But wait – the red head played by Bryce Dallas Howard with the perpetual bangs somehow avoided culpability from the previous Jurassic massacre and now runs a “Save the Dinosaurs” club. Instead of making reparations to all the tourists who were killed or maimed by escaped dinos, she raises money to save the priceless dino creatures before the volcanic lava can make fossils of them. I’m sure her assistant who was dragged through the air by multiple pteranodons before being swallowed by a giant Jurassic Shark in the last film feels rejoiced by Red Head Bangs’ efforts.

Red Head gets her funding for the rescue mission from John Hammond's first and never before mentioned partner in research – who wakes up from his hospital bed nap in time to help Bangs preserve the sincerity of Hammond’s original vision.

Bangs enlists the help of her ex-boyfriend Chris Pratt “Starlord” from Guardians of the Galaxy and Avengers: Infinity War, because he is the key to tracking the most important dino – the velociraptor named Blue, who is the only dino trained since birth to show obedience to man.

When their island expedition of militant sidekicks double crosses Bangs and Starlord (henceforth called “StarBangs”) they are left to die amidst encroaching lava so the dinos can be auctioned for millions each on the black market.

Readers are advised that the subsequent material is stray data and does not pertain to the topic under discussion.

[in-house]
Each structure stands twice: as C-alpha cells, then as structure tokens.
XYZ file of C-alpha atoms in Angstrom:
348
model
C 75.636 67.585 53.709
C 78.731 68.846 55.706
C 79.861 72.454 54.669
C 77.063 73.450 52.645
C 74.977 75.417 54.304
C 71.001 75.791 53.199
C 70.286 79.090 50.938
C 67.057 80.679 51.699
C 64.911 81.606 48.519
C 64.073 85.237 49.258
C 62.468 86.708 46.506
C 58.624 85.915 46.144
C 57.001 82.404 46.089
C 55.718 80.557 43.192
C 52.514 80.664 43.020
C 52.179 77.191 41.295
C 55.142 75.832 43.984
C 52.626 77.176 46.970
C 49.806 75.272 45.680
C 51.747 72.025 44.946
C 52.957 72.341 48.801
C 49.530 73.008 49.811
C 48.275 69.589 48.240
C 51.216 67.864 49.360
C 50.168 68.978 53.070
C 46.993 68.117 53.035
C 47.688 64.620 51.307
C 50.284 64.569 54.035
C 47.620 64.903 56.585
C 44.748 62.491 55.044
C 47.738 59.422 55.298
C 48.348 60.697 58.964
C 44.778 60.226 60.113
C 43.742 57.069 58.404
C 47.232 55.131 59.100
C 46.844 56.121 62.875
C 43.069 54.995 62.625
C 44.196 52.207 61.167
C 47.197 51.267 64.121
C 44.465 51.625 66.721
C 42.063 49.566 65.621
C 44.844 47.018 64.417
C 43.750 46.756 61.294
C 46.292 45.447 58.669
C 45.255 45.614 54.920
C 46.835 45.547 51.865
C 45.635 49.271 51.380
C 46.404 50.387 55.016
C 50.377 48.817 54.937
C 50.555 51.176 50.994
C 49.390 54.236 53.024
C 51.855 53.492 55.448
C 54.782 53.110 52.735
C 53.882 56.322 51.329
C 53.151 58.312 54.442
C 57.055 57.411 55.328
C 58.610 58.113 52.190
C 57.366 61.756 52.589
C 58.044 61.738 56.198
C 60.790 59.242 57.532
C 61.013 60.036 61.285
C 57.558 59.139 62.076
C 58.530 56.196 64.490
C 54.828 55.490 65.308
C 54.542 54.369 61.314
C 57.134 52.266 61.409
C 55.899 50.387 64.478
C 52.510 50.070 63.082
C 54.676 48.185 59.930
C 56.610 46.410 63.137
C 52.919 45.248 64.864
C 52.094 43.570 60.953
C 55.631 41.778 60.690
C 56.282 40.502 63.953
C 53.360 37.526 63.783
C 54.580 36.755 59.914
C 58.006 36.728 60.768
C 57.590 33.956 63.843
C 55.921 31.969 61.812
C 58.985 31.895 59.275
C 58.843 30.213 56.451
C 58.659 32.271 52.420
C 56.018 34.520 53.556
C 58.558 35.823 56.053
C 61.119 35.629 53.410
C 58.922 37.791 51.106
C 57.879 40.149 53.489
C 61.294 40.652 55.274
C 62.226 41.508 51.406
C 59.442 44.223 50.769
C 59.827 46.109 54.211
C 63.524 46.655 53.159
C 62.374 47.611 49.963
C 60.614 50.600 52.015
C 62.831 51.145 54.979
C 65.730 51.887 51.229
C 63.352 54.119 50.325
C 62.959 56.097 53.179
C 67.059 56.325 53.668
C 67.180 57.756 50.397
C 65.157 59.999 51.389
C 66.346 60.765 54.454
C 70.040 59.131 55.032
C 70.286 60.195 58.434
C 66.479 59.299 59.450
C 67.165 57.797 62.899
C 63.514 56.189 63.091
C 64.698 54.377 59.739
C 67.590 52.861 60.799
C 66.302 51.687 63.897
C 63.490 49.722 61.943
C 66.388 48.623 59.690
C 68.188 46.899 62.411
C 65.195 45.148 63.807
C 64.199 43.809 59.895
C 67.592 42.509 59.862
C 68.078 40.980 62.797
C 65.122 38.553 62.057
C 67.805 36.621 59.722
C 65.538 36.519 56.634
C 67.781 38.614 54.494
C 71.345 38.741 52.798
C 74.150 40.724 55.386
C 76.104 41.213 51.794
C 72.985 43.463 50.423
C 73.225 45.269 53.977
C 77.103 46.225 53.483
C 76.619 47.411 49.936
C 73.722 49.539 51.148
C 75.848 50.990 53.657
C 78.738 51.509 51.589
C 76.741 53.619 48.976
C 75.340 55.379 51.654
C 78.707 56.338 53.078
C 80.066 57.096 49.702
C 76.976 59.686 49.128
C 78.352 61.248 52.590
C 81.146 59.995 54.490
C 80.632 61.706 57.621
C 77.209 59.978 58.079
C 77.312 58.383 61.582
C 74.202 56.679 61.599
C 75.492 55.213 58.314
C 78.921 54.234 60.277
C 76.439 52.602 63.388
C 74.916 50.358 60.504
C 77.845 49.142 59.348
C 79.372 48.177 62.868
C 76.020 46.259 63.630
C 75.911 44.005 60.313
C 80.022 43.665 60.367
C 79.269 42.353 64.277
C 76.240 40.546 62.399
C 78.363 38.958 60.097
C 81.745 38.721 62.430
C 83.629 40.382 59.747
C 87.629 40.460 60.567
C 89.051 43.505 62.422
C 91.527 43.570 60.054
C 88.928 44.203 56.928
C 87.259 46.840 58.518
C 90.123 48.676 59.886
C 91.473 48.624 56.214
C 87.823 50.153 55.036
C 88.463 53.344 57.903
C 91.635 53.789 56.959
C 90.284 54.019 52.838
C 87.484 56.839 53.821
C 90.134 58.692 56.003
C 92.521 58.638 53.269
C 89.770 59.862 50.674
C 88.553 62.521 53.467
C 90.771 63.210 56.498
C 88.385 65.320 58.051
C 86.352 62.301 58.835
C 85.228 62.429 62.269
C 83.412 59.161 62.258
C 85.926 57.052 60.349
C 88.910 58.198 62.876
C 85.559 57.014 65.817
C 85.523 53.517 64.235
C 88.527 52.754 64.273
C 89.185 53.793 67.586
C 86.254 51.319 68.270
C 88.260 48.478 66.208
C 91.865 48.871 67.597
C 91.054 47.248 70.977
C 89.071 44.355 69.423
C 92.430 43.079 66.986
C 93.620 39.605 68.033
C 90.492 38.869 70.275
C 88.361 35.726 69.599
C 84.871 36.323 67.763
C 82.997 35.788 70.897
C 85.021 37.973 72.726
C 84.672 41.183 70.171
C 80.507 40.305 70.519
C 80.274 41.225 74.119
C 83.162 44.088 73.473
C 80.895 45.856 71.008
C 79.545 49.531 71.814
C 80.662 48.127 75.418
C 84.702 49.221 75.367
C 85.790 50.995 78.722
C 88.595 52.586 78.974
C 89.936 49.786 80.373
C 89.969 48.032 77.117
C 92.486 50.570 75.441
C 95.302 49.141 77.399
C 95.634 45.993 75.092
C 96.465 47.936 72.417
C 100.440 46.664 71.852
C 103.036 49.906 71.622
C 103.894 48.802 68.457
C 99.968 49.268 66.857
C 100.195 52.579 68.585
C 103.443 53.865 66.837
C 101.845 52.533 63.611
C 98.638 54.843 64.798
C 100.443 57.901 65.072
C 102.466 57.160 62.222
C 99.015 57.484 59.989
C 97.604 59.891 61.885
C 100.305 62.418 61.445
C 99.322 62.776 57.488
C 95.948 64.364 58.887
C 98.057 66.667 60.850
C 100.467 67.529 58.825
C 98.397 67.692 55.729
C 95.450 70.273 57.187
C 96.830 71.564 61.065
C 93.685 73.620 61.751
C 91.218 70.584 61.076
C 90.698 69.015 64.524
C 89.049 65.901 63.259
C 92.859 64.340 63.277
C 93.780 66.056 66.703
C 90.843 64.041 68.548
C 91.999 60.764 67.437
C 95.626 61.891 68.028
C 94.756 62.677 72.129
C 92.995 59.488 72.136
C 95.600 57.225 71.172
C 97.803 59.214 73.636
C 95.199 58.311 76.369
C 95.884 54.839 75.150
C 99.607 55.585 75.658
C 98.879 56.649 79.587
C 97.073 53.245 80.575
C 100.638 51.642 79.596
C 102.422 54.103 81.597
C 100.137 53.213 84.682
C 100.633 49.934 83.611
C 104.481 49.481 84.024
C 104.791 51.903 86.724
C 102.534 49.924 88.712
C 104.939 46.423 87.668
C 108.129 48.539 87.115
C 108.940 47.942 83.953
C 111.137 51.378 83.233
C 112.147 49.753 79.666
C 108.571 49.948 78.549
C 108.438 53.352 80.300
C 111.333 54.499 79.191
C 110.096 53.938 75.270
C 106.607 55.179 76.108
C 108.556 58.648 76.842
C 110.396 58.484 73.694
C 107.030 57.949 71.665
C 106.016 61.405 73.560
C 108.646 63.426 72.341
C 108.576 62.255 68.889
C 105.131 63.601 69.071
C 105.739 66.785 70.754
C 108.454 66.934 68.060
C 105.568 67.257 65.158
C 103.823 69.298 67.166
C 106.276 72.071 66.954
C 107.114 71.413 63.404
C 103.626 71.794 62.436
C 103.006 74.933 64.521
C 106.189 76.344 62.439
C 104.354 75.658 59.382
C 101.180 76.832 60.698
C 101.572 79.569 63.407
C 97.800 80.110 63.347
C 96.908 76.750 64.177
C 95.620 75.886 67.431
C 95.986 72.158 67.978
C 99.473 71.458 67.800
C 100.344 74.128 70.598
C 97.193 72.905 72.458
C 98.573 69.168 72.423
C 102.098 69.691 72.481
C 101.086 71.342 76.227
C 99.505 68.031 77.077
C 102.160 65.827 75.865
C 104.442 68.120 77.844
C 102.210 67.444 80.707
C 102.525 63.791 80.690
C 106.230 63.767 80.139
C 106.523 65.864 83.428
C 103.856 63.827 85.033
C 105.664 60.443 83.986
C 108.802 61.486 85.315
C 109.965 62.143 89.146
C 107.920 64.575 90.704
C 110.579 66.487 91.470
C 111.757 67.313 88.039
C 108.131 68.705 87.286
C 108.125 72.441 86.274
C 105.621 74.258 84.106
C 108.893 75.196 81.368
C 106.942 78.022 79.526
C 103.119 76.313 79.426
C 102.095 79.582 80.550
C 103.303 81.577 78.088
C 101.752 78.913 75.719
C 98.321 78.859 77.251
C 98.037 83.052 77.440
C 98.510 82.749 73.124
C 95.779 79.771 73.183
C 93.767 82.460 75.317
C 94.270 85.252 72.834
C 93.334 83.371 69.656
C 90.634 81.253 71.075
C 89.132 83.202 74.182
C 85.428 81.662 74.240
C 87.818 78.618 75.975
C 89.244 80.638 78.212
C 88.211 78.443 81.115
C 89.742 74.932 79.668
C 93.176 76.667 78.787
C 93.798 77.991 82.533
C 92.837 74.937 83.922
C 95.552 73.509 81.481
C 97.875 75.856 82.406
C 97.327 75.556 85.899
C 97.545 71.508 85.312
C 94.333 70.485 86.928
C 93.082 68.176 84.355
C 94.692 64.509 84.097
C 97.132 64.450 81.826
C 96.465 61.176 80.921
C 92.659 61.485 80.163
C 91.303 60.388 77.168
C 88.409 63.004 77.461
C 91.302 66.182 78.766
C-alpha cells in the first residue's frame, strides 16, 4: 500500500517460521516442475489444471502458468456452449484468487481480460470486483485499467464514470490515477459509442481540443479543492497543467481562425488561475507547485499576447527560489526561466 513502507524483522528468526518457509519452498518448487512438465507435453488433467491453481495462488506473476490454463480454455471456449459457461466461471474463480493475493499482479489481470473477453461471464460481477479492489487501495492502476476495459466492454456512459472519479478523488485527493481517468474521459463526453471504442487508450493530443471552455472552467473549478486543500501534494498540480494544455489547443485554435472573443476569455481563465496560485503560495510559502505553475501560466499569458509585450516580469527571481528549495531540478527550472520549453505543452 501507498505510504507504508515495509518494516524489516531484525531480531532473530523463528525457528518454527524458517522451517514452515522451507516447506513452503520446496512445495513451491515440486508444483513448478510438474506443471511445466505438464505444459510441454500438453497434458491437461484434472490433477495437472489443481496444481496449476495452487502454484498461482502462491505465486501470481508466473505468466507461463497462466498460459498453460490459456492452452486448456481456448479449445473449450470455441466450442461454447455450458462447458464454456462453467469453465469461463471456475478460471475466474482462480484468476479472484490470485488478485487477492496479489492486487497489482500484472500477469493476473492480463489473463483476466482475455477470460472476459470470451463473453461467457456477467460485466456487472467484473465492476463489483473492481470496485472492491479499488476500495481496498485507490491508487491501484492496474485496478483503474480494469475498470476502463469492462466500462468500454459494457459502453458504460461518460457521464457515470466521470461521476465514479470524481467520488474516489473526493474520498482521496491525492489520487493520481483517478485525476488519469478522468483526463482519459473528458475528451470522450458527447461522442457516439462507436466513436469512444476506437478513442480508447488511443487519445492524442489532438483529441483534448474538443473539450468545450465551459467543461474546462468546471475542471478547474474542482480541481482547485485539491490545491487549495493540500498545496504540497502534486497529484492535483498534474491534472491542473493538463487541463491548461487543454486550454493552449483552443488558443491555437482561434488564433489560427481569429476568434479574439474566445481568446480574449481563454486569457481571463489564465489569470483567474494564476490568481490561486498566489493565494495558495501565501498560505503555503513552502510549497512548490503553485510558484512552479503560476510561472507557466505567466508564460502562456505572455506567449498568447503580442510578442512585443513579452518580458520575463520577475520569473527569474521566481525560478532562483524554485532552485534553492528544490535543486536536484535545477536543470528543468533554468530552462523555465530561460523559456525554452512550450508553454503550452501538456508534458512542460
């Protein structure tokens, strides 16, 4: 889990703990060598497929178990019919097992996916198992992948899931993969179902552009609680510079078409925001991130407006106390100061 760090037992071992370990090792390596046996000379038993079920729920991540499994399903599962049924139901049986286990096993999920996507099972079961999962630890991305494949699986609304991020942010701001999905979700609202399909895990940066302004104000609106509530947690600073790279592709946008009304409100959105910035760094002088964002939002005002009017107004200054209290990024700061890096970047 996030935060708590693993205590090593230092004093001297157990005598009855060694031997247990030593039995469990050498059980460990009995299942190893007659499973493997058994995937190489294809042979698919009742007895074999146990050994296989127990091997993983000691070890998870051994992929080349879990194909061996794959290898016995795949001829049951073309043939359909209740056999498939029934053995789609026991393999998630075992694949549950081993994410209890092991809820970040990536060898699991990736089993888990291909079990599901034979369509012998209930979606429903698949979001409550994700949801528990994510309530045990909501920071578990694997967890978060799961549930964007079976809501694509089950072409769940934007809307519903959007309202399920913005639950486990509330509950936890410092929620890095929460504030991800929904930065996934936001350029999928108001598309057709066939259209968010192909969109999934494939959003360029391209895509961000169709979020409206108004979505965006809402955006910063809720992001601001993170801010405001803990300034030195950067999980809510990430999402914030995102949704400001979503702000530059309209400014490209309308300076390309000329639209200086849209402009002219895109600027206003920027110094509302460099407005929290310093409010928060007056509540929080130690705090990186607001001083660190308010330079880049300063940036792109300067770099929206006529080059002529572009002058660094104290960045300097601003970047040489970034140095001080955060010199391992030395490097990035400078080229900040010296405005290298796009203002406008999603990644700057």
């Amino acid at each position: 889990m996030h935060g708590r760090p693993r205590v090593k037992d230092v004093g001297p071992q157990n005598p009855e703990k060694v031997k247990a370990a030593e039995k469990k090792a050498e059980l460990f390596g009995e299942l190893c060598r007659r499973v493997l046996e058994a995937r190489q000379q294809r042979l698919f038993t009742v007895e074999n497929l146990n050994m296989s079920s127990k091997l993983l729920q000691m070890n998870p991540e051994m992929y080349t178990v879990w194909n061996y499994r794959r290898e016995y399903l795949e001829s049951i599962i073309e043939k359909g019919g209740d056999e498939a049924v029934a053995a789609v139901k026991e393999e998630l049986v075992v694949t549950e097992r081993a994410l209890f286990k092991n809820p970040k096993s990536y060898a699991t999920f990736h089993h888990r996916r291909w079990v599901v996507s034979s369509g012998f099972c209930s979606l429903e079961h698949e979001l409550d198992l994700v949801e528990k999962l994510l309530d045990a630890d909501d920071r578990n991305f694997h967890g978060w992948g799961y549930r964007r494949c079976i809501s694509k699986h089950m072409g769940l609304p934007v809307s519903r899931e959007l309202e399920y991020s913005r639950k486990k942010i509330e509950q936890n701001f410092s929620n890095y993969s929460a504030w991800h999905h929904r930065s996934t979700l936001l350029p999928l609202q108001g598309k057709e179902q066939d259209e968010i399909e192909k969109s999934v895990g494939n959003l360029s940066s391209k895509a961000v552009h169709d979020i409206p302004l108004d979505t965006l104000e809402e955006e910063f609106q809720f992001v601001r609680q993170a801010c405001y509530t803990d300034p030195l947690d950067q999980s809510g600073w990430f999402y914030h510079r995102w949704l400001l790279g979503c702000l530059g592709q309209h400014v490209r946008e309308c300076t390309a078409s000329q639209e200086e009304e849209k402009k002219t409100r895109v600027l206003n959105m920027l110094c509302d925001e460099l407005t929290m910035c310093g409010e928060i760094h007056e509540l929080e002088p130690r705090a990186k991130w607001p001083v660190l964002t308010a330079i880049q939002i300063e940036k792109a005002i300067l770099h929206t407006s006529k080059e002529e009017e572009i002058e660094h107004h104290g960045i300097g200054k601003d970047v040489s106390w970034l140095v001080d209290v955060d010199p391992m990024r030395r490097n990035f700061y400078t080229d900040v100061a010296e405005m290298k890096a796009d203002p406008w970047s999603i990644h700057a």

J.A. Bayona is pretty good directing action, and the peril proves threatening and entertaining simultaneously.
  
With the introduction of a new hybrid Frankenstein dinosaur that is trained to kill on command things quickly get out of hand.

One great feature the animators and modelers have given the new dinosaur is a touch of borrowed behavioral traits. The Indoraptor gallops through hallways like a horse in a steeplechase. It writhes its way through elevators and staircases like a modern day xenomorph from James Cameron’s “Aliens.” Not only does the Indoraptor tap his big toe in homage to Spielberg’s original velociraptor – it also smiles and plays dead before it kills ya.

Jeff Goldblum makes his reappearance as Dr. Ian Malcom, testifying that the dinos had their chance - they went extinct centuries earlier, and we need to correct the error of mad scientists who restored them to life. Unfortunately, the dinos flee en-masse to the city outskirts, where according the Dr. Malcom they will soon accelerate the extinction of mankind.

I’m not expecting the Jurassic franchise to become “Planet of the Dinosaurs”, but one can only hope for a sequel where thrills and suspense are accompanied by a metaphor, perhaps one which comments on the arrogance of mankind and his insistence upon continually trying to profit at the expense of a less developed or primitive species.


If you are aware of the inhumane treatment of animals in the meat and poultry industry, it stands to reason that the exploitation of any species - dinosaur or dog is wrong. It makes good sense – and good cinema - for future filmmakers to weave science, ambition, action and peril with a good dose of ethical subtext. The results will allow the audience to think as well as scream.